How to Use Cuticle Remover

By | June 23, 2013

We all admire well-manicured nails with clean edges. Nails can look neglected with overgrown cuticles along their contours. If done properly and hygienically, removing cuticles is harmless since they are just dead skin (read up on the anatomy of the nail here). However, being too rough on your cuticles with either chemical removers or cutters can damage the living tissue (eponychium), which can lead to infection.

To break down dead skin, chemical cuticle removers in the form of creams or gels contain mild alkaline (<3% sodium hydroxide or potassium hydroxide). It is easy to tell apart the true cuticle and the living skin above it (the eponychium) when using a chemical cuticle remover, which means you may never need to use a cuticle cutter! Follow the simple steps below to achieve clean nail edges and to increase the paintable area of your nails:

What you need:

– Cuticle remover e.g. Butter London’s Melt Away Cuticle Eliminator or INM Cuticlean (many of us use Blue Cross Cuticle Remover or Sally Hansen Cuticle Remover – check out our nail care routines here)
– Wooden orange stick or plastic manicure stick or cuticle pusher
– Moistened cotton, lint-free gauze, paper towel or baby wipe to wipe off detached dead skin residue
– Cuticle oil or moisturiser

1. Apply a coat of remover around the clean contour of your nail.

2. Leave on for 30 seconds to 1 minute. Application time varies with individual cuticle removers (check the instructions). Insufficient exposure leads to ineffective removal. Leaving on for too long dries up the remover, making it harder to push back the cuticle, plus it may also damage the living tissue.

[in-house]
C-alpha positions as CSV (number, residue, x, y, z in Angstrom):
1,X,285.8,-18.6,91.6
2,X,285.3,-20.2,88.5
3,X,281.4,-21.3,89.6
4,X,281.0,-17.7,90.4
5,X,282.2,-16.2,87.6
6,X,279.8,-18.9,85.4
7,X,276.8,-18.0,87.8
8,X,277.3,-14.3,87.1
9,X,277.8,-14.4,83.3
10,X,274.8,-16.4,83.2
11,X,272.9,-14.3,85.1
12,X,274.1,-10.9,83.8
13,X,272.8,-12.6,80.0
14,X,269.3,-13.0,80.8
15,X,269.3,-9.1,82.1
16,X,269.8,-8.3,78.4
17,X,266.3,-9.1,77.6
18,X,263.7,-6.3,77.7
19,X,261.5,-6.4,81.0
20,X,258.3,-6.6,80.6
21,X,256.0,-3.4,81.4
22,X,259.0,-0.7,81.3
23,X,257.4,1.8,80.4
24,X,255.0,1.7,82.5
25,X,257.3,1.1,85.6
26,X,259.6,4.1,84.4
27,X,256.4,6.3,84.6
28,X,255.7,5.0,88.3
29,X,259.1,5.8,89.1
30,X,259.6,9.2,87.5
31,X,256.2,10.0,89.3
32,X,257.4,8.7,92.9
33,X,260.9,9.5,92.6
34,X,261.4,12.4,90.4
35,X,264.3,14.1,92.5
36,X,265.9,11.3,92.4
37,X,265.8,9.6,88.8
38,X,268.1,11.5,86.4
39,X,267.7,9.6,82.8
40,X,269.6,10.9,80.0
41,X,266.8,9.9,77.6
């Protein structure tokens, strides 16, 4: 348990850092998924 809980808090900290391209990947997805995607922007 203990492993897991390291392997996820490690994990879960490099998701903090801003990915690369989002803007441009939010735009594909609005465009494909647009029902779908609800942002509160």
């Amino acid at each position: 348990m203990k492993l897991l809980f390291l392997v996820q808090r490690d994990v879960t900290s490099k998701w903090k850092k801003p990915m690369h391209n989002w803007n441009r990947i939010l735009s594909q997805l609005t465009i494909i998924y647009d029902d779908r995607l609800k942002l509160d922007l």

3.    In a circular motion, gently roll back the cuticle with a dry plastic manicure stick or an orange stick covered with damp cotton wool.

4.    Wipe the white dead skin residue off your nail.

*Repeat steps 1-4 two to three nails at a time to minimise problems with the remover drying and overacting.

5.     Wash hand thoroughly and scrub nails with brush.

6.     Moisturise cuticle with cuticle oil or cream – voilà!

Before ‘discovering the power of cuticle remover’:

After a few months of DIY cuticle removal:


– Do not use on broken skin. Test before use on sensitive skin.

– Do not use more than twice weekly to avoid traumatising the living skin above the cuticle (eponychium). For mid-week maintenance, pushing the cuticle back using a plastic manicure stick after a shower is sufficient to keep cuticle overgrowth at bay.

– To minimise infection, wash hands thoroughly before and after cuticle removal. It is good practice to wipe your nails and manicure stick with alcohol before applying the remover. If the eponychium is infected (e.g. if it’s red, sore or bumpy), apply antiseptic cream such as Betadine and consult a doctor or pharmacist for antibiotic ointment.

Ann loves multitasking – a scientist, a lecturer, a mother of two who paints her nail late at night, and finds social media fascinating. For more nerdy nail posts, check out her blog at Nailovelogy and Instagram (@annvsv).

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